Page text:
BUTTE — There were less than 2 minutes to play in the State C boys' basketball championship.
Coming out of a timeout, Arlee’s Greg Whitesell motioned toward his teammates, reminding them of something. One minute and 46 seconds was the exact same "good" time for a drill they did, called "17’s."
It was a reminder. And over those final 106 seconds, the Warriors were able to pull away from Manhattan Christian, beating the Eagles 66-58.
It was win No. 55 in a row, one shy of the state record, and Arlee’s second-straight title.
“I was just telling those guys it was one more of those, we’ve got one more to do,” Whitesell said. “It paid off, I guess. I’m speechless. It’s all glory to God.”
Despite an early surge from the Eagles, the Warriors seemed to have control of the game most of the way through. A deep, arching 3-pointer from Will Mesteth off a beautifully executed play at the very end of the second quarter put an exclamation point on the first half.
The shot put Arlee up by seven at halftime.
“Every time (Mesteth) hits a three, it motivates us,” fellow Arlee senior Phillip Malatare said. “It gets us going. Every time we can strike a three, put one in, it boosts our energy.”
Mesteth and Malatare each had 18 points for the Warriors, who finished the season at a perfect 26-0. Malatare added 14 rebounds, five assists and four steals while Mesteth added seven rebounds.
Isaac Fisher and Lane Johnson each finished with double figures as well. Fisher scored 14 points and added six rebounds. Johnson tallied 12 points and grabbed eight rebounds.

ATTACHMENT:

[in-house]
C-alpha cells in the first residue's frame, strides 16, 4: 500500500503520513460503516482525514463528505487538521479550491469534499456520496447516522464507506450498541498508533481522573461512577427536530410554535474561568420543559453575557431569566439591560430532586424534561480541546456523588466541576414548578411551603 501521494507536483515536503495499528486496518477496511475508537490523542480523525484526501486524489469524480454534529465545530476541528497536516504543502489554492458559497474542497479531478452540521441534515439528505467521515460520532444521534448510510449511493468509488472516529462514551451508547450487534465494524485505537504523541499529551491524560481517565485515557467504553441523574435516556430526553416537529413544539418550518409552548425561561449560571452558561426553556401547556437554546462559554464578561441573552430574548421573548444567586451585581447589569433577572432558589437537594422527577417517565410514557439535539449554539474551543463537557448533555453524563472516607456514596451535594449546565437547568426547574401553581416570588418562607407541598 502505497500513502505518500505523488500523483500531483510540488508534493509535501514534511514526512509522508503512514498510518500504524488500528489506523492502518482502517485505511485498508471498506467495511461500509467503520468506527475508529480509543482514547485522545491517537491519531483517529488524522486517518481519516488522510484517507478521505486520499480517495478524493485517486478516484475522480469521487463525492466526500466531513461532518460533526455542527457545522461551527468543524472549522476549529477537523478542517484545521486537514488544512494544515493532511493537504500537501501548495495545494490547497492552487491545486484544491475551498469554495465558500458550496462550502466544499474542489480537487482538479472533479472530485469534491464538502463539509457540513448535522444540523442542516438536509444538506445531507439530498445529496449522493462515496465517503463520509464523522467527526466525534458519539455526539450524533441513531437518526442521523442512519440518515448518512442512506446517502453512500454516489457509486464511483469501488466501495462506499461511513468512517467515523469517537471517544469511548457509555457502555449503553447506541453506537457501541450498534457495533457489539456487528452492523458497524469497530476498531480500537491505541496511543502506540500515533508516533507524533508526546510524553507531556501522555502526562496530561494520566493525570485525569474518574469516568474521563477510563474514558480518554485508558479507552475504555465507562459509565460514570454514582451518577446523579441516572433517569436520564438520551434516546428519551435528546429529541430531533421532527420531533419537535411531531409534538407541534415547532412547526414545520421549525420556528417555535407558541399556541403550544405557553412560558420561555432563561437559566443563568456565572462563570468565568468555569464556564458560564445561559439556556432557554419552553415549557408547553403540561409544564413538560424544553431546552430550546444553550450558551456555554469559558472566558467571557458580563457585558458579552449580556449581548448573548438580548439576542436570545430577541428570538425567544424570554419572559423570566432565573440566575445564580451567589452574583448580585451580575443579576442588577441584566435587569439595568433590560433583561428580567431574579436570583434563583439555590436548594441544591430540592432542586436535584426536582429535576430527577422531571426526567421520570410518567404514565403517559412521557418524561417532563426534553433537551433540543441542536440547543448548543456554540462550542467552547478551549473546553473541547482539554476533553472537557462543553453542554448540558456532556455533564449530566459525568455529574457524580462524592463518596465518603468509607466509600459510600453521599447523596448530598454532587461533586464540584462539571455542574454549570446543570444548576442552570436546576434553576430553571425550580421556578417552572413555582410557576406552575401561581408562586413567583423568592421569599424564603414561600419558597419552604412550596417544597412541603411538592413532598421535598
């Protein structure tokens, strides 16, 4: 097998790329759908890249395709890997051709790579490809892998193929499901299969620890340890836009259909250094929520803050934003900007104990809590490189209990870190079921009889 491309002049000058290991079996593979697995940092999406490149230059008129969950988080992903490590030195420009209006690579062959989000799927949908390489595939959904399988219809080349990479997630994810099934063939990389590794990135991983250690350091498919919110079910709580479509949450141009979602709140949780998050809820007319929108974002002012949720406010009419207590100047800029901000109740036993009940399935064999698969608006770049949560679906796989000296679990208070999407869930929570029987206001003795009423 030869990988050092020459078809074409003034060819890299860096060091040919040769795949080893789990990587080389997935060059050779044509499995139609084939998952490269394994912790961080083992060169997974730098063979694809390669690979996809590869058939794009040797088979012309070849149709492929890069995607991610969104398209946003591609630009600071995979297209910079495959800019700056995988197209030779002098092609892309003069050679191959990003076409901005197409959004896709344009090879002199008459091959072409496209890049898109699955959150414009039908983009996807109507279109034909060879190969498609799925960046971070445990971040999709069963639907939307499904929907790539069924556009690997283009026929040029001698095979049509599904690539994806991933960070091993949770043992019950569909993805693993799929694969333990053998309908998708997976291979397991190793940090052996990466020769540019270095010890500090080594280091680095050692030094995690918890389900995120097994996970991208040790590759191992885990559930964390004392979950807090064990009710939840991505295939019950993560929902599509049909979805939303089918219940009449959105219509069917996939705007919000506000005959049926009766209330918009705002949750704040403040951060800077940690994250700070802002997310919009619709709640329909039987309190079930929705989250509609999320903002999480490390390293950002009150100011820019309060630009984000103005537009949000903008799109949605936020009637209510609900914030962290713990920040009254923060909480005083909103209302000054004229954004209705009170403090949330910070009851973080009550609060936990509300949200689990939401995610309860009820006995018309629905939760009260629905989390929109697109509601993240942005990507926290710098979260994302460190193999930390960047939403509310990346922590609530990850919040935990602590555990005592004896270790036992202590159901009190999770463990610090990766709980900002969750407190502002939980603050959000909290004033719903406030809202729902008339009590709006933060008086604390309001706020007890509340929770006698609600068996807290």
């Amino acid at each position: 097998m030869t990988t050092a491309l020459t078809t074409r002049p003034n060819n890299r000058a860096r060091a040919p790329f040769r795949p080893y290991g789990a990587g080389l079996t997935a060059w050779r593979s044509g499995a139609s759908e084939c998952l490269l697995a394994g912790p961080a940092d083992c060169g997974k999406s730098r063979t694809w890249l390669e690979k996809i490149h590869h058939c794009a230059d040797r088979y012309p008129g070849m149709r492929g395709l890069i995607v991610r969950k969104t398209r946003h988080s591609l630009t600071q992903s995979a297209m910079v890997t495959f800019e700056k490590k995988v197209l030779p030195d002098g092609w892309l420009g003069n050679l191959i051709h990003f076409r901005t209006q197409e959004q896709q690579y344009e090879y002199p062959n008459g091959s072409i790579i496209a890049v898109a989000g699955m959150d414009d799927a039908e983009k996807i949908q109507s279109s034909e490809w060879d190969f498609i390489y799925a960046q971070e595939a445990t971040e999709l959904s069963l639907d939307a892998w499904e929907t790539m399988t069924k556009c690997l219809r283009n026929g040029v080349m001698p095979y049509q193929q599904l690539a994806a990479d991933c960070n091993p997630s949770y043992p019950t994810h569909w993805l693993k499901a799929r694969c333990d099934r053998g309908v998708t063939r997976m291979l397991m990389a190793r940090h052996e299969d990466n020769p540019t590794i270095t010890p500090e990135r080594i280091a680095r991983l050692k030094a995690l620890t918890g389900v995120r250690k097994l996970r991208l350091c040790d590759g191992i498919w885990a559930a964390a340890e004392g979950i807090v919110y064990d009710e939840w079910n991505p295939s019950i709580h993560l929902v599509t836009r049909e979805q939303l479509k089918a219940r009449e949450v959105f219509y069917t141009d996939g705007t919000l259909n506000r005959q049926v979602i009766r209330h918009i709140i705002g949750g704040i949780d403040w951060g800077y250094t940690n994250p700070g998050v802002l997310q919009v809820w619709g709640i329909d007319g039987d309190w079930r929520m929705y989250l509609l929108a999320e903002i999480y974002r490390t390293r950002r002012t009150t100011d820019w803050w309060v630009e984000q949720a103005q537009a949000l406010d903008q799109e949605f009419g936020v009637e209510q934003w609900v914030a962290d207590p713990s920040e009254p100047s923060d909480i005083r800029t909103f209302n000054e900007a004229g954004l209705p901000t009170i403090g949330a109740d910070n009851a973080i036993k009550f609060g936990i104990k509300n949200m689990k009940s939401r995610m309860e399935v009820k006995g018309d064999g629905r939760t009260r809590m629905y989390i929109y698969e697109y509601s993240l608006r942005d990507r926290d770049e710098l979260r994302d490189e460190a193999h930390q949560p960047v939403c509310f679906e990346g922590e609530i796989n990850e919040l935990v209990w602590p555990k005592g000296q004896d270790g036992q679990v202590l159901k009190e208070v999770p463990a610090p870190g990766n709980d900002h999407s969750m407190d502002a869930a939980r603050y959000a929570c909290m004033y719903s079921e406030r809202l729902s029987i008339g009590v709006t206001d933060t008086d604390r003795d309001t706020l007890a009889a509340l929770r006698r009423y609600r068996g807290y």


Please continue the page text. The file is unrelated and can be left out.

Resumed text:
The Eagles managed to keep the game close and went on runs during the third and fourth quarter that got the game to within a single possession. Manhattan Christian, however, could never quite get the stop or momentum shot it needed to take the lead.
Caleb Bellach led the Eagles with 27 points on 9-of-25 shooting. Matthew Amunrud was the only other Eagle in double figures.
“Gosh, those are a good group of boys,” Arlee head coach Zanen Pitts said of Manhattan Christian. “It’s a phenomenal program.”
It was an emotional and meaningful win for the Warriors, who recently made a video that went viral raising awareness for suicide, which has rocked their community.
“For us to raise awareness about suicide, it’s amazing for us to be able to use our platform to speak about it,” Whitesell said. “We’re trying to talk about something that really doesn’t want to be spoken about and that’s amazing.”